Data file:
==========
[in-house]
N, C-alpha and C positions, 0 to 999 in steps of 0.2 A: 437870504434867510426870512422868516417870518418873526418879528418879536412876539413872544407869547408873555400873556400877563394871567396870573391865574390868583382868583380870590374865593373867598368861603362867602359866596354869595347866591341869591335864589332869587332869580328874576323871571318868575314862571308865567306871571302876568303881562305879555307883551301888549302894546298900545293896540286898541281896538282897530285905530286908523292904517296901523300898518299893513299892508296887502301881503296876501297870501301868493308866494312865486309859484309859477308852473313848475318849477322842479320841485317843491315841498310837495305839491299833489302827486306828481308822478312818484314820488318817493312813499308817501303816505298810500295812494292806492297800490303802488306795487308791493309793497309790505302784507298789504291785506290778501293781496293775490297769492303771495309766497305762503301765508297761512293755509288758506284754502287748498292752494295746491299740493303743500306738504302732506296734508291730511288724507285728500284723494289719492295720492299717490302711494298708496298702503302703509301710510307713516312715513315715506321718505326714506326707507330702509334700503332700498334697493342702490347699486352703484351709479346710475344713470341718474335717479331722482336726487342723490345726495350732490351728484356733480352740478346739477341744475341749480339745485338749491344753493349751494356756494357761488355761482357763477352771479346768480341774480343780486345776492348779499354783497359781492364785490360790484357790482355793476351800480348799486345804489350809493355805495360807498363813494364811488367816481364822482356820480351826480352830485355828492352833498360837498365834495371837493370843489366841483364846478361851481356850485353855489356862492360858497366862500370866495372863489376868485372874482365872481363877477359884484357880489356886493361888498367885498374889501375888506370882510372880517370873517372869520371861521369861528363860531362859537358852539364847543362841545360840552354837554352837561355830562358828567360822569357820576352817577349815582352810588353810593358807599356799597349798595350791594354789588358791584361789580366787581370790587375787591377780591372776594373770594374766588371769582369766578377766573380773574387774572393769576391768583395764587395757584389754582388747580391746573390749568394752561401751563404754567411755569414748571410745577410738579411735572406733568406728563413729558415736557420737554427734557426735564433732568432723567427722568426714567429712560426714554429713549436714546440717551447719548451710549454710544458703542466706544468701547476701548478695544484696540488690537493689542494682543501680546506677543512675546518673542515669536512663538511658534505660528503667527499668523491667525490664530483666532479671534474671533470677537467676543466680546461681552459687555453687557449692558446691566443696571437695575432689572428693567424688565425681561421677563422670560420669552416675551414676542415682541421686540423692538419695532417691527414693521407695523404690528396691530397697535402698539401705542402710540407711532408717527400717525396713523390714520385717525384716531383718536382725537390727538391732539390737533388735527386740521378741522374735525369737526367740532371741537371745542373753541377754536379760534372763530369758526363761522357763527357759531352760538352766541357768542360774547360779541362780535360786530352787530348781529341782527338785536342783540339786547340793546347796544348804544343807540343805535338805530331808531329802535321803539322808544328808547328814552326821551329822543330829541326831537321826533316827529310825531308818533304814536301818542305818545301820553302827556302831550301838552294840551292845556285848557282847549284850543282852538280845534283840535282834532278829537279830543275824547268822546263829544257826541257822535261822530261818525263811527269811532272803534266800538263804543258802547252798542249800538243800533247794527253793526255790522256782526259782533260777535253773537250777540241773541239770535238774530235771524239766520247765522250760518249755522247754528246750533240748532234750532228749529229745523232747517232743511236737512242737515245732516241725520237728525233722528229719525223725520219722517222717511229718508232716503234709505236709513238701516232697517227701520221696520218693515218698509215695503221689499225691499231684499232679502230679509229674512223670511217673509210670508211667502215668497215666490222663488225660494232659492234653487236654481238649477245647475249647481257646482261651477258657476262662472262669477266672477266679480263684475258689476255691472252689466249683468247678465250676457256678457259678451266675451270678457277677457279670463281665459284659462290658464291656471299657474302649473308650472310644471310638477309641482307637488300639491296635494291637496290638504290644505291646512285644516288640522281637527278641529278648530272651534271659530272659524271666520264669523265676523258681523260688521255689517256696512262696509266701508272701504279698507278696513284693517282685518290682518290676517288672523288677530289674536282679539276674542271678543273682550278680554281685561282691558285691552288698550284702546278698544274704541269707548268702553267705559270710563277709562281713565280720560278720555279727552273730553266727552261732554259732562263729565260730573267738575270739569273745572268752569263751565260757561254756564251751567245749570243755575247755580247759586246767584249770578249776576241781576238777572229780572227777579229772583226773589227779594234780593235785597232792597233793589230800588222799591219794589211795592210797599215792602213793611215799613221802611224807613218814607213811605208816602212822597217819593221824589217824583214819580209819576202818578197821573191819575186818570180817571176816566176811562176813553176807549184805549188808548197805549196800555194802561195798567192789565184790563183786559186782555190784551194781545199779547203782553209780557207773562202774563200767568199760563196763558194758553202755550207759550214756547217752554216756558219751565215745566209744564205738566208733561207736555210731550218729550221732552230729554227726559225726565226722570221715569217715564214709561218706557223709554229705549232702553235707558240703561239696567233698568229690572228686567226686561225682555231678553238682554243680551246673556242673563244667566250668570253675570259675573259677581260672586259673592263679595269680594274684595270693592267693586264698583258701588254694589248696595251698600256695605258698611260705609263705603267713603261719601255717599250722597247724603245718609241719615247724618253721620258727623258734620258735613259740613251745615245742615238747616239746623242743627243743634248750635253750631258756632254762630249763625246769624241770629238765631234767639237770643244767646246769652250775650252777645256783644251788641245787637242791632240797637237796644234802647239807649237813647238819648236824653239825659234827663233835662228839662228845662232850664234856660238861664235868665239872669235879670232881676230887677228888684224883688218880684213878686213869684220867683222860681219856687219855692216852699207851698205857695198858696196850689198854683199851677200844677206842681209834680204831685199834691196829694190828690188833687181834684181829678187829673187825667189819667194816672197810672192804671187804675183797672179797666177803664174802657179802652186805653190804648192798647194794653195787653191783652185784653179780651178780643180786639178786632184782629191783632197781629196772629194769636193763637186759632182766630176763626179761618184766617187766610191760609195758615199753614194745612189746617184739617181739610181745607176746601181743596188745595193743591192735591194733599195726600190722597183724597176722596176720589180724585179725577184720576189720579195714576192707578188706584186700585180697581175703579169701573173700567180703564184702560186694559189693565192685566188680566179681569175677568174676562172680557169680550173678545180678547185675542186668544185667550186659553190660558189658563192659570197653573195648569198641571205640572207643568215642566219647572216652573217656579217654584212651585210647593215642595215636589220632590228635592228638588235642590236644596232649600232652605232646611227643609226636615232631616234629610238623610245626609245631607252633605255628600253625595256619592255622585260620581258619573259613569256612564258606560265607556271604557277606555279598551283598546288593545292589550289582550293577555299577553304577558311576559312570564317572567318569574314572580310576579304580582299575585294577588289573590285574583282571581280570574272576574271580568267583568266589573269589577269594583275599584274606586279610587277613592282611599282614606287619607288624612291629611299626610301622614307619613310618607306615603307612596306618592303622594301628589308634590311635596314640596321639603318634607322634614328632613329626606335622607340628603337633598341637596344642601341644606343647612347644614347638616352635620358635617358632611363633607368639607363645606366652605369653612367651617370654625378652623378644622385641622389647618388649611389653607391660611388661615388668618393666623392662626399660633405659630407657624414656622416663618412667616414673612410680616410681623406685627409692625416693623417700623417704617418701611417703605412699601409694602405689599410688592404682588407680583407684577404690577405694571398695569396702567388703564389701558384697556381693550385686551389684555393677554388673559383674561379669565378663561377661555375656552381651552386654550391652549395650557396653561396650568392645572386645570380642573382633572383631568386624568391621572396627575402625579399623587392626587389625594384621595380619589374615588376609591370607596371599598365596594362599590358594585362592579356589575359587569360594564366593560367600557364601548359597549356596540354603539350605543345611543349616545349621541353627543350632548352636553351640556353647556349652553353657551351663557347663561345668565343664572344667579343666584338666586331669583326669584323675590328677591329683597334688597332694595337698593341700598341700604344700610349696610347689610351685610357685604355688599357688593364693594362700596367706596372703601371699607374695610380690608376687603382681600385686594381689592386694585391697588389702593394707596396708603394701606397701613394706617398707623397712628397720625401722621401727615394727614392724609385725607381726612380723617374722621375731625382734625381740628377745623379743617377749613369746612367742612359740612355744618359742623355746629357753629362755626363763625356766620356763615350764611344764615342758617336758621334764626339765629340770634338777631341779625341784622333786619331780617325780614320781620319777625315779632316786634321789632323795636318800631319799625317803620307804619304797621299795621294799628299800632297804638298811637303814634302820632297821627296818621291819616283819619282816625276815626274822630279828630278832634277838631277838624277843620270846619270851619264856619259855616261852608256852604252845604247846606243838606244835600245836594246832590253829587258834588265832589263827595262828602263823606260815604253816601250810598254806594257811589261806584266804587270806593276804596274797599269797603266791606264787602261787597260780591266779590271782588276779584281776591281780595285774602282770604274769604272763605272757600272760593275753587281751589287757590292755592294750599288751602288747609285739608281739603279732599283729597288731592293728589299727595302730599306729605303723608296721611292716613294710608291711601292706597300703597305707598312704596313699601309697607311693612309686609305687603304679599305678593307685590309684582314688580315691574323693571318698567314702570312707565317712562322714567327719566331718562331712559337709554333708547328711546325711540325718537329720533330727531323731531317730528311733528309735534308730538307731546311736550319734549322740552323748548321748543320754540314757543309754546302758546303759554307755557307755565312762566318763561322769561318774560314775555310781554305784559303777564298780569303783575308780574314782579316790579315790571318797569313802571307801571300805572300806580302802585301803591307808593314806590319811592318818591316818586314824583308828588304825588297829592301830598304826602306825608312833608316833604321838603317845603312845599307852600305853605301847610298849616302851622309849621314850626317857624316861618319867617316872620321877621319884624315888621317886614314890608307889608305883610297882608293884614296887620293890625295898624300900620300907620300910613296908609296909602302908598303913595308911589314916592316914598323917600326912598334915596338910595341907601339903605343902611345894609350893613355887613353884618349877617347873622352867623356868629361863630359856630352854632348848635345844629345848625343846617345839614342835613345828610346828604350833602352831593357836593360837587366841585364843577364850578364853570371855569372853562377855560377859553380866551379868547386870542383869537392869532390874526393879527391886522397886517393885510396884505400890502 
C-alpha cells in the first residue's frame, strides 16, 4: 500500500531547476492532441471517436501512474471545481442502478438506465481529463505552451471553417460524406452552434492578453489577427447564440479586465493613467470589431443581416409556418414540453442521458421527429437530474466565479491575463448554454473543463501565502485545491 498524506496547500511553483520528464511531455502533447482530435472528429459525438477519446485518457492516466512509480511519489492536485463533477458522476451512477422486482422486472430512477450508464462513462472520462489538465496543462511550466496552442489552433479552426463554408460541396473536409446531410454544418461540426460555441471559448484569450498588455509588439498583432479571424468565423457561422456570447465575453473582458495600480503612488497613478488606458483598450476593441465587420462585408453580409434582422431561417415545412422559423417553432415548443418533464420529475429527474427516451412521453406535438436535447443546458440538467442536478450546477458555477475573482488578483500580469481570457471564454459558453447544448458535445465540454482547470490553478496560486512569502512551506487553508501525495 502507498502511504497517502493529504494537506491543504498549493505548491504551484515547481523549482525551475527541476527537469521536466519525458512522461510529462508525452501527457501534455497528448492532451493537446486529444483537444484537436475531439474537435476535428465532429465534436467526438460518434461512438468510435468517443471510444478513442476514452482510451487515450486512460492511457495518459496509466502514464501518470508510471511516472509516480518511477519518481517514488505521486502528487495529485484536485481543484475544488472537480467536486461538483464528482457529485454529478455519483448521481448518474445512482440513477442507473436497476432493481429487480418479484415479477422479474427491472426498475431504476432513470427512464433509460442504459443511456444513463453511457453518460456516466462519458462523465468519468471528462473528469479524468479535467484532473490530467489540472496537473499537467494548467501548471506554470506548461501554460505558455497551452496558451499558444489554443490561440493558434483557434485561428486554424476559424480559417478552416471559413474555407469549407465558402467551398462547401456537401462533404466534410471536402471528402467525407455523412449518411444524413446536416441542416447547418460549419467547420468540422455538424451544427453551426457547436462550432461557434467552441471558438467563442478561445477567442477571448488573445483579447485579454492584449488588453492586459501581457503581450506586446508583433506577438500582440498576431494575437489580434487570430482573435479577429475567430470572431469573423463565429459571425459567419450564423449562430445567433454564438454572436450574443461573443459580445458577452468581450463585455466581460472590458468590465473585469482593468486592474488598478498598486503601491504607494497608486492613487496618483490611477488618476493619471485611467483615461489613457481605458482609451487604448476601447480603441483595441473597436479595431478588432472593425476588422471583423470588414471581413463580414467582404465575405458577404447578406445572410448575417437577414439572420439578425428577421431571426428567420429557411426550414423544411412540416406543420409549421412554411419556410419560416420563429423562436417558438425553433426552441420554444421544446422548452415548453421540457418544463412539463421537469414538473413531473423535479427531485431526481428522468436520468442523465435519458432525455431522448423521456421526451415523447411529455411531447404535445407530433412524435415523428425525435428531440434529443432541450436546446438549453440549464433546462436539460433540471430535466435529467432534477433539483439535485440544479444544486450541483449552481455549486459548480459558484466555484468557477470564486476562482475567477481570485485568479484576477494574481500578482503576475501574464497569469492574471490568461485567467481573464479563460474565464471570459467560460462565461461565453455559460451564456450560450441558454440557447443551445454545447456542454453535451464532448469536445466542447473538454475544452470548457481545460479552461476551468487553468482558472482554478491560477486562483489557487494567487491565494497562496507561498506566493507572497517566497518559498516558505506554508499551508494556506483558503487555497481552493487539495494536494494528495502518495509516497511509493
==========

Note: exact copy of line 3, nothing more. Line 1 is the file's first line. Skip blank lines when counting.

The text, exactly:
C-alpha cells in the first residue's frame, strides 16, 4: 500500500531547476492532441471517436501512474471545481442502478438506465481529463505552451471553417460524406452552434492578453489577427447564440479586465493613467470589431443581416409556418414540453442521458421527429437530474466565479491575463448554454473543463501565502485545491 498524506496547500511553483520528464511531455502533447482530435472528429459525438477519446485518457492516466512509480511519489492536485463533477458522476451512477422486482422486472430512477450508464462513462472520462489538465496543462511550466496552442489552433479552426463554408460541396473536409446531410454544418461540426460555441471559448484569450498588455509588439498583432479571424468565423457561422456570447465575453473582458495600480503612488497613478488606458483598450476593441465587420462585408453580409434582422431561417415545412422559423417553432415548443418533464420529475429527474427516451412521453406535438436535447443546458440538467442536478450546477458555477475573482488578483500580469481570457471564454459558453447544448458535445465540454482547470490553478496560486512569502512551506487553508501525495 502507498502511504497517502493529504494537506491543504498549493505548491504551484515547481523549482525551475527541476527537469521536466519525458512522461510529462508525452501527457501534455497528448492532451493537446486529444483537444484537436475531439474537435476535428465532429465534436467526438460518434461512438468510435468517443471510444478513442476514452482510451487515450486512460492511457495518459496509466502514464501518470508510471511516472509516480518511477519518481517514488505521486502528487495529485484536485481543484475544488472537480467536486461538483464528482457529485454529478455519483448521481448518474445512482440513477442507473436497476432493481429487480418479484415479477422479474427491472426498475431504476432513470427512464433509460442504459443511456444513463453511457453518460456516466462519458462523465468519468471528462473528469479524468479535467484532473490530467489540472496537473499537467494548467501548471506554470506548461501554460505558455497551452496558451499558444489554443490561440493558434483557434485561428486554424476559424480559417478552416471559413474555407469549407465558402467551398462547401456537401462533404466534410471536402471528402467525407455523412449518411444524413446536416441542416447547418460549419467547420468540422455538424451544427453551426457547436462550432461557434467552441471558438467563442478561445477567442477571448488573445483579447485579454492584449488588453492586459501581457503581450506586446508583433506577438500582440498576431494575437489580434487570430482573435479577429475567430470572431469573423463565429459571425459567419450564423449562430445567433454564438454572436450574443461573443459580445458577452468581450463585455466581460472590458468590465473585469482593468486592474488598478498598486503601491504607494497608486492613487496618483490611477488618476493619471485611467483615461489613457481605458482609451487604448476601447480603441483595441473597436479595431478588432472593425476588422471583423470588414471581413463580414467582404465575405458577404447578406445572410448575417437577414439572420439578425428577421431571426428567420429557411426550414423544411412540416406543420409549421412554411419556410419560416420563429423562436417558438425553433426552441420554444421544446422548452415548453421540457418544463412539463421537469414538473413531473423535479427531485431526481428522468436520468442523465435519458432525455431522448423521456421526451415523447411529455411531447404535445407530433412524435415523428425525435428531440434529443432541450436546446438549453440549464433546462436539460433540471430535466435529467432534477433539483439535485440544479444544486450541483449552481455549486459548480459558484466555484468557477470564486476562482475567477481570485485568479484576477494574481500578482503576475501574464497569469492574471490568461485567467481573464479563460474565464471570459467560460462565461461565453455559460451564456450560450441558454440557447443551445454545447456542454453535451464532448469536445466542447473538454475544452470548457481545460479552461476551468487553468482558472482554478491560477486562483489557487494567487491565494497562496507561498506566493507572497517566497518559498516558505506554508499551508494556506483558503487555497481552493487539495494536494494528495502518495509516497511509493